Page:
"You have here a series of formal ceremonial portraits of people that capture the essence of the sitters. It's like he could see right through them. One of his subjects said that de Grandmaison had taken all the conceit out of him in the process of painting his portrait, and then in two strokes put it all back in." Gordon Snyder

Nicholas Raffael de Grandmaison was born in 1892 in southern Russia to noble parents of French and Russian lineage. As a child he spoke both languages, as French was still the language of the Russian elite. His artistic tendencies emerged early through drawings on the walls of the family home, and age 12 he was sent to a college dominated by Russia’s ruling class. There, he was moulded into a gentleman; he studied music, art, languages and history, graduating at age 19.


The de Grandmaison family had a long history of proud military service and no less was expected of Nicholas, who himself was much less enthusiastic. Having been sent to a military academy to train as an officer, he proceeded to learn very little about discipline, military tactics or the use of firepower. Instead, he much preferred to pursue his hobby of drawing through his study of cartography and topography. Despite his clear disinterest, he was nevertheless commissioned as a sub-lieutenant in the Nevsky Regiment, an infantry regiment of the Imperial Army. In July 1914, as hostilities threatened Europe, the Tsar ordered full Russian mobilization and the young officer found himself at war with Germany. His military career proved short lived, as he was among the first Russians captured just before the battle of Tannenberg in August of the same year.


De Grandmaison would spend four years in a prisoner-of-war camp, learning a little English and German during his confinement and turning to art as a diversion from his monotonous situation. It was here that he began to delve into portraiture, if for no other reason than the prison camp offered few alternatives. His fellow officers often sat for him, even a high ranking mutton-chopped German officer on at least one occasion. At this time, de Grandmaison usually painted in oils, but would sometimes use pastels depending on the availability of art supplies in a time of scarcity.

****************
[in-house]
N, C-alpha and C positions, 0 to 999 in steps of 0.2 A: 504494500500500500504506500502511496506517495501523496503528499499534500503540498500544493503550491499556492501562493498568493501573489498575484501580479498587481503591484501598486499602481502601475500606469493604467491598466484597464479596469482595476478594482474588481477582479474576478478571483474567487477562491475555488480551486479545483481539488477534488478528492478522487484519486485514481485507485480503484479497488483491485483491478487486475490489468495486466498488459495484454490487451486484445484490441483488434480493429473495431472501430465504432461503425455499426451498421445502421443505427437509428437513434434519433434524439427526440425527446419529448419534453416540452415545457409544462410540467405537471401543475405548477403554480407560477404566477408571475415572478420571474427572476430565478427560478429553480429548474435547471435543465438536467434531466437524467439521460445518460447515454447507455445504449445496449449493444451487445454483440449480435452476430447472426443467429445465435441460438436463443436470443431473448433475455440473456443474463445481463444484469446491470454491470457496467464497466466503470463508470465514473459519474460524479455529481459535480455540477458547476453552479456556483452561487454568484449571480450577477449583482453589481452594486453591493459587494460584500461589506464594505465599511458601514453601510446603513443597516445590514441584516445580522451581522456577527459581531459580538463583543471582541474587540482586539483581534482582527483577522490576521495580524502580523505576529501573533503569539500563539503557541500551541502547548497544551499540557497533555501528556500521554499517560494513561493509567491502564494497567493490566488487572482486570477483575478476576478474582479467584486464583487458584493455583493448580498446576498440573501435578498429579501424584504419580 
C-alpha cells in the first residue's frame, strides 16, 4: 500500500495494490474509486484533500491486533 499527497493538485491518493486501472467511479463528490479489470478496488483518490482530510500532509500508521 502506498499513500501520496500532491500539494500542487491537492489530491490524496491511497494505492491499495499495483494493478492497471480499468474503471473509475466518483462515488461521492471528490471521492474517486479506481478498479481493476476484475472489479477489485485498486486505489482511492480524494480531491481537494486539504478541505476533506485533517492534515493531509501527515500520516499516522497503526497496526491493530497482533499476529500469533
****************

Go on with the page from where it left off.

After the war in 1919, de Grandmaison rejoined the Imperial army during a civil crisis in Russia and was sent to a training camp in Newmarket, England. A short time later, the Imperial armies were crushed by the Bolsheviks and de Grandmaison found himself in a foreign country without a profession or a homeland. He sought out British officers he had met in Europe during the war but in the end it was the officer’s wives, not the officers themselves, who opened their hearts and pocketbooks to the slim, graceful artist with the aristocratic charm. He found a particularly useful patroness in Lady Ivy Dundas, a relative of the Marquess of Zetland through her officer husband. Lady Ivy took him in at her estate, helped him find commissions and in 1921 arranged for his attendance at St. John’s Wood School of Art, where she advised him to ‘do work very hard so, as you will not have to go to Russia’.


After leaving art school, de Grandmaison seemed more than content to stay in England so long as the Aliens Act allowed him to do so. He lived on or close to the Dundas estate as before with enough commissions to keep him occupied, but never made much of a real attempt to establish himself. By 1923, the Dundases were becoming concerned about their Russian émigré and decided to take action. Giving him ten or fifteen pounds, they instructed de Grandmaison to put the money on a horse tipped at substantial odds to win the Craven Cup at Newmarket. Winnings in de Grandmaison’s hand, the Dundases suggested that ‘Canada was a friendly country of great promise and opportunity.’


And so Nicholas de Grandmaison arrived in Manitou, Manitoba as a farm worker. When both he and the farmer himself discovered he had no aptitude for farm labour, he moved on to Winnipeg. A captivating character, de Grandmaison never had any trouble making acquaintances and those he imposed himself on usually became lifelong friends, ready to use their influence to help him wherever possible. His charms led him from one commission to another, his engaging personality a material benefit to him his whole life.